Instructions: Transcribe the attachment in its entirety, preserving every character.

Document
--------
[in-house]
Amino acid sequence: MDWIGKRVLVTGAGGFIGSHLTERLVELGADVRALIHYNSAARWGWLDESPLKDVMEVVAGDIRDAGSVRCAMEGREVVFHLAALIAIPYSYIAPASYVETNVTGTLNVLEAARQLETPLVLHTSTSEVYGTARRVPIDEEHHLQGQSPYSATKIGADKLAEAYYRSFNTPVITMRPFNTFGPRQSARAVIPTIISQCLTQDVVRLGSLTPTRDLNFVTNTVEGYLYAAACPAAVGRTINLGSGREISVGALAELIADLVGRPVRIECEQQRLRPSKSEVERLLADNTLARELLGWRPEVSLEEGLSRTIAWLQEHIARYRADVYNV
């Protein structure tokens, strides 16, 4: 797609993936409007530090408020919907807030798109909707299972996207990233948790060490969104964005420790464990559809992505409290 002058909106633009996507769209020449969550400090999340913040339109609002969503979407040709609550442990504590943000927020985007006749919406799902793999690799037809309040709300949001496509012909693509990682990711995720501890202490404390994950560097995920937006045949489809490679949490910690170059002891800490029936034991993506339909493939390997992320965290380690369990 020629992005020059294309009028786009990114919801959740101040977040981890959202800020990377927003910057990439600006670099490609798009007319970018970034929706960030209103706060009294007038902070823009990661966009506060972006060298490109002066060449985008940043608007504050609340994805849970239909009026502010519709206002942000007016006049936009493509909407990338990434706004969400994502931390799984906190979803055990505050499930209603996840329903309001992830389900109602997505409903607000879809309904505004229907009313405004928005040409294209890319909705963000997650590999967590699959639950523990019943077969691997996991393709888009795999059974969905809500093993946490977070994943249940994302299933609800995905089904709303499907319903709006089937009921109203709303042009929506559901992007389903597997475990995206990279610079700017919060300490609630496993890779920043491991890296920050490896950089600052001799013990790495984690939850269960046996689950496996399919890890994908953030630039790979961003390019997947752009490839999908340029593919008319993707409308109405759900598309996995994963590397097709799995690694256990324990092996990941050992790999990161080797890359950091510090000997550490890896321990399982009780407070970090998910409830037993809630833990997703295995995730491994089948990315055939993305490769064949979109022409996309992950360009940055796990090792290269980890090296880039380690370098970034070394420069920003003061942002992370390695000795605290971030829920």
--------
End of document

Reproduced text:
[in-house]
Amino acid sequence: MDWIGKRVLVTGAGGFIGSHLTERLVELGADVRALIHYNSAARWGWLDESPLKDVMEVVAGDIRDAGSVRCAMEGREVVFHLAALIAIPYSYIAPASYVETNVTGTLNVLEAARQLETPLVLHTSTSEVYGTARRVPIDEEHHLQGQSPYSATKIGADKLAEAYYRSFNTPVITMRPFNTFGPRQSARAVIPTIISQCLTQDVVRLGSLTPTRDLNFVTNTVEGYLYAAACPAAVGRTINLGSGREISVGALAELIADLVGRPVRIECEQQRLRPSKSEVERLLADNTLARELLGWRPEVSLEEGLSRTIAWLQEHIARYRADVYNV
């Protein structure tokens, strides 16, 4: 797609993936409007530090408020919907807030798109909707299972996207990233948790060490969104964005420790464990559809992505409290 002058909106633009996507769209020449969550400090999340913040339109609002969503979407040709609550442990504590943000927020985007006749919406799902793999690799037809309040709300949001496509012909693509990682990711995720501890202490404390994950560097995920937006045949489809490679949490910690170059002891800490029936034991993506339909493939390997992320965290380690369990 020629992005020059294309009028786009990114919801959740101040977040981890959202800020990377927003910057990439600006670099490609798009007319970018970034929706960030209103706060009294007038902070823009990661966009506060972006060298490109002066060449985008940043608007504050609340994805849970239909009026502010519709206002942000007016006049936009493509909407990338990434706004969400994502931390799984906190979803055990505050499930209603996840329903309001992830389900109602997505409903607000879809309904505004229907009313405004928005040409294209890319909705963000997650590999967590699959639950523990019943077969691997996991393709888009795999059974969905809500093993946490977070994943249940994302299933609800995905089904709303499907319903709006089937009921109203709303042009929506559901992007389903597997475990995206990279610079700017919060300490609630496993890779920043491991890296920050490896950089600052001799013990790495984690939850269960046996689950496996399919890890994908953030630039790979961003390019997947752009490839999908340029593919008319993707409308109405759900598309996995994963590397097709799995690694256990324990092996990941050992790999990161080797890359950091510090000997550490890896321990399982009780407070970090998910409830037993809630833990997703295995995730491994089948990315055939993305490769064949979109022409996309992950360009940055796990090792290269980890090296880039380690370098970034070394420069920003003061942002992370390695000795605290971030829920």